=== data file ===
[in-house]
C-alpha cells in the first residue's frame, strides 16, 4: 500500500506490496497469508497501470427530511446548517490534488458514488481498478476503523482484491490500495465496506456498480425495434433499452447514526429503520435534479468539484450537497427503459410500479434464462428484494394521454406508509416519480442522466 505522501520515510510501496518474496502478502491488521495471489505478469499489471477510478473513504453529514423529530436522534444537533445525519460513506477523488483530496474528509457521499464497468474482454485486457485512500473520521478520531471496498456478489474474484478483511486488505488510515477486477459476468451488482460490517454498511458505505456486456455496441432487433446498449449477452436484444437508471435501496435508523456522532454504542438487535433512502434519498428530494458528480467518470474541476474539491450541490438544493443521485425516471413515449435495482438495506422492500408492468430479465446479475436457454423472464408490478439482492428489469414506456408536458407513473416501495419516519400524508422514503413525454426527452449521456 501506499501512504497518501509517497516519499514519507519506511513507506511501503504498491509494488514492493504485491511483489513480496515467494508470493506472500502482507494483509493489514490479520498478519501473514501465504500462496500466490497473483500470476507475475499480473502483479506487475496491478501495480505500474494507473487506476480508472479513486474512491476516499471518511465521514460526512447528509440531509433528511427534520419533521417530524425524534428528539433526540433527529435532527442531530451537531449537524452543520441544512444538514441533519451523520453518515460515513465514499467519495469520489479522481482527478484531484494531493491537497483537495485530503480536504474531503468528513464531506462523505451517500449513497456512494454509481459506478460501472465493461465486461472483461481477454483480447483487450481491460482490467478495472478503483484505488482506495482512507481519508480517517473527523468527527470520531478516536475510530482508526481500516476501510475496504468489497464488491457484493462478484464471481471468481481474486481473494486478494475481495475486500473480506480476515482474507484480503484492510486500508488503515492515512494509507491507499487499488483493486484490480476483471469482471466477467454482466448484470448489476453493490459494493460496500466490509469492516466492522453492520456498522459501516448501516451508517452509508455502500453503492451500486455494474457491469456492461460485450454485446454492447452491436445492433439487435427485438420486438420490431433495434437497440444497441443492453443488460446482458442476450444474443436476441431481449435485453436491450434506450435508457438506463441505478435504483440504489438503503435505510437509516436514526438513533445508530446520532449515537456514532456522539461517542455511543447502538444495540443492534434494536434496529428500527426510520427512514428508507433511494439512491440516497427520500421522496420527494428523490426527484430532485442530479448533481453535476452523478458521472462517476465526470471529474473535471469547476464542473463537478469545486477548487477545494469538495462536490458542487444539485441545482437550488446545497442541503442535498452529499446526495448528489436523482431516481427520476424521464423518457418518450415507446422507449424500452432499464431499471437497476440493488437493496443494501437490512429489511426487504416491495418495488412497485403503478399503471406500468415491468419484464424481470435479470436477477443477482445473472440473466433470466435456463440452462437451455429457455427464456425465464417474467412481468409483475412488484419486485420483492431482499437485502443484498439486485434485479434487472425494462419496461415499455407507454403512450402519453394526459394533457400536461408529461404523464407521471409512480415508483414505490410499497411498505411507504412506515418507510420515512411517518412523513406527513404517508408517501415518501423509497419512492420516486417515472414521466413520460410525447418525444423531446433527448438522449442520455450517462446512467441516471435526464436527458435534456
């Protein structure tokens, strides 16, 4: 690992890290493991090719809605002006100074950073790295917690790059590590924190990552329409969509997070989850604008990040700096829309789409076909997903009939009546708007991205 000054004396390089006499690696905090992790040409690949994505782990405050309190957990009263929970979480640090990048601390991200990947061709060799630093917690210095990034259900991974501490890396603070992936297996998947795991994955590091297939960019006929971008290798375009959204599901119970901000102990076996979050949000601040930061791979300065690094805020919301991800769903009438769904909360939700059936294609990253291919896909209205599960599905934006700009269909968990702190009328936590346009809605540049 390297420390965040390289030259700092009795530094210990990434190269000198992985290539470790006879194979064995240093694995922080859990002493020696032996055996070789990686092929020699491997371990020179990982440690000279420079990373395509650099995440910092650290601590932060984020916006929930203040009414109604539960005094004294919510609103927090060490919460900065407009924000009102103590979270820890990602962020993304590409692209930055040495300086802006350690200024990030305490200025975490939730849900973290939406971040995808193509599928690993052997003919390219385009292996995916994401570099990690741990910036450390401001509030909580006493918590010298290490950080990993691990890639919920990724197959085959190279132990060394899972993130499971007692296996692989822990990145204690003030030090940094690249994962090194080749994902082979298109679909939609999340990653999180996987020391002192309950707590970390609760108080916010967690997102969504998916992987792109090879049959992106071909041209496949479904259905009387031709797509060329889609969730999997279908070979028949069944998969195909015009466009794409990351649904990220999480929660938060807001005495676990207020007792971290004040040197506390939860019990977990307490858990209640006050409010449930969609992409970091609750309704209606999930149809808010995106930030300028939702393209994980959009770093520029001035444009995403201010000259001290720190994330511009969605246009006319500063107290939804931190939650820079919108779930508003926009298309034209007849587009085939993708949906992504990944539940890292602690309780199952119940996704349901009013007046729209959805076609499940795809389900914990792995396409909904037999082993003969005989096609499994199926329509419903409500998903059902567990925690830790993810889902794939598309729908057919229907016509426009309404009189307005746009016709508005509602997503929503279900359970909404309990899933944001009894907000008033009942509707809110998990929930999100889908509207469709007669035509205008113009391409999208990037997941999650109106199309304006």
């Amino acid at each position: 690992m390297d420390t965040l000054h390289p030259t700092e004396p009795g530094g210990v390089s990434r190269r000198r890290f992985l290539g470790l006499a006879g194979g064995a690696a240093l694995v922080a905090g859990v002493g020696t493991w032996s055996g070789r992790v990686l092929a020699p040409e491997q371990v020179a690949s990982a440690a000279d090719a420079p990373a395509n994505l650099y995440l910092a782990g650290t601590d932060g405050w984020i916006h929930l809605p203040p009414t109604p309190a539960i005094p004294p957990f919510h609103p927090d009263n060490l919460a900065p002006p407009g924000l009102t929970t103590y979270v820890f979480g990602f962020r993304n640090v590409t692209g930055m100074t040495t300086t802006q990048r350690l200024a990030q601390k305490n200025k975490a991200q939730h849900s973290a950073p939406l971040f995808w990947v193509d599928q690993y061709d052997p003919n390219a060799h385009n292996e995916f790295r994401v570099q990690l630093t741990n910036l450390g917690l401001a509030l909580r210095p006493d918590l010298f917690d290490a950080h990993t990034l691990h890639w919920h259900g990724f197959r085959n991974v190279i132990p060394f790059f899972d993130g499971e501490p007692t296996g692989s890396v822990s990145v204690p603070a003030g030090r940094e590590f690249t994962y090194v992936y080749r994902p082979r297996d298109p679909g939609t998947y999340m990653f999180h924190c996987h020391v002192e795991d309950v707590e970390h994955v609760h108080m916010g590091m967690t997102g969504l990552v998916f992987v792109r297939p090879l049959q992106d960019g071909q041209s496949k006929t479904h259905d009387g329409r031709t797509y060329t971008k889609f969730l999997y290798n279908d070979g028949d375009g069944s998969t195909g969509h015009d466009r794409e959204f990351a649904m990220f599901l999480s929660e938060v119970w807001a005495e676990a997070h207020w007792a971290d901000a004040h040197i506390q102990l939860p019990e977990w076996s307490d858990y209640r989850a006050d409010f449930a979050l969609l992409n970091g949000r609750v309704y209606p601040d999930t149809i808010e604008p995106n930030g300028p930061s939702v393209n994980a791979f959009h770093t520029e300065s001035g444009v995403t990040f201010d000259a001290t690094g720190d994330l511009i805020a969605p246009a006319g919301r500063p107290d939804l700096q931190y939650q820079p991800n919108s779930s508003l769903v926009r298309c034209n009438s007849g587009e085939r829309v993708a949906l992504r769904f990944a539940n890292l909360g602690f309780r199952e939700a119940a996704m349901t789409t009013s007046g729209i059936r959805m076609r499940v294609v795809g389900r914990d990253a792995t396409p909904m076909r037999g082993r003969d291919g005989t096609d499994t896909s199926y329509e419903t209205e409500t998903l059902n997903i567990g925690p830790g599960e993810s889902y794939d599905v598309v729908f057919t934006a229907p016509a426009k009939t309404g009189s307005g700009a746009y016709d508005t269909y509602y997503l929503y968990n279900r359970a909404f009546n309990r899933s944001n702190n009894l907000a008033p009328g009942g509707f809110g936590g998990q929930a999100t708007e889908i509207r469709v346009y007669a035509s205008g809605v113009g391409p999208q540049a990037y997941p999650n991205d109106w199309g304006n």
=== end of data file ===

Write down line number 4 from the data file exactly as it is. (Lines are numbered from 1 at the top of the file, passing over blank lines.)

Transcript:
């Amino acid at each position: 690992m390297d420390t965040l000054h390289p030259t700092e004396p009795g530094g210990v390089s990434r190269r000198r890290f992985l290539g470790l006499a006879g194979g064995a690696a240093l694995v922080a905090g859990v002493g020696t493991w032996s055996g070789r992790v990686l092929a020699p040409e491997q371990v020179a690949s990982a440690a000279d090719a420079p990373a395509n994505l650099y995440l910092a782990g650290t601590d932060g405050w984020i916006h929930l809605p203040p009414t109604p309190a539960i005094p004294p957990f919510h609103p927090d009263n060490l919460a900065p002006p407009g924000l009102t929970t103590y979270v820890f979480g990602f962020r993304n640090v590409t692209g930055m100074t040495t300086t802006q990048r350690l200024a990030q601390k305490n200025k975490a991200q939730h849900s973290a950073p939406l971040f995808w990947v193509d599928q690993y061709d052997p003919n390219a060799h385009n292996e995916f790295r994401v570099q990690l630093t741990n910036l450390g917690l401001a509030l909580r210095p006493d918590l010298f917690d290490a950080h990993t990034l691990h890639w919920h259900g990724f197959r085959n991974v190279i132990p060394f790059f899972d993130g499971e501490p007692t296996g692989s890396v822990s990145v204690p603070a003030g030090r940094e590590f690249t994962y090194v992936y080749r994902p082979r297996d298109p679909g939609t998947y999340m990653f999180h924190c996987h020391v002192e795991d309950v707590e970390h994955v609760h108080m916010g590091m967690t997102g969504l990552v998916f992987v792109r297939p090879l049959q992106d960019g071909q041209s496949k006929t479904h259905d009387g329409r031709t797509y060329t971008k889609f969730l999997y290798n279908d070979g028949d375009g069944s998969t195909g969509h015009d466009r794409e959204f990351a649904m990220f599901l999480s929660e938060v119970w807001a005495e676990a997070h207020w007792a971290d901000a004040h040197i506390q102990l939860p019990e977990w076996s307490d858990y209640r989850a006050d409010f449930a979050l969609l992409n970091g949000r609750v309704y209606p601040d999930t149809i808010e604008p995106n930030g300028p930061s939702v393209n994980a791979f959009h770093t520029e300065s001035g444009v995403t990040f201010d000259a001290t690094g720190d994330l511009i805020a969605p246009a006319g919301r500063p107290d939804l700096q931190y939650q820079p991800n919108s779930s508003l769903v926009r298309c034209n009438s007849g587009e085939r829309v993708a949906l992504r769904f990944a539940n890292l909360g602690f309780r199952e939700a119940a996704m349901t789409t009013s007046g729209i059936r959805m076609r499940v294609v795809g389900r914990d990253a792995t396409p909904m076909r037999g082993r003969d291919g005989t096609d499994t896909s199926y329509e419903t209205e409500t998903l059902n997903i567990g925690p830790g599960e993810s889902y794939d599905v598309v729908f057919t934006a229907p016509a426009k009939t309404g009189s307005g700009a746009y016709d508005t269909y509602y997503l929503y968990n279900r359970a909404f009546n309990r899933s944001n702190n009894l907000a008033p009328g009942g509707f809110g936590g998990q929930a999100t708007e889908i509207r469709v346009y007669a035509s205008g809605v113009g391409p999208q540049a990037y997941p999650n991205d109106w199309g304006n």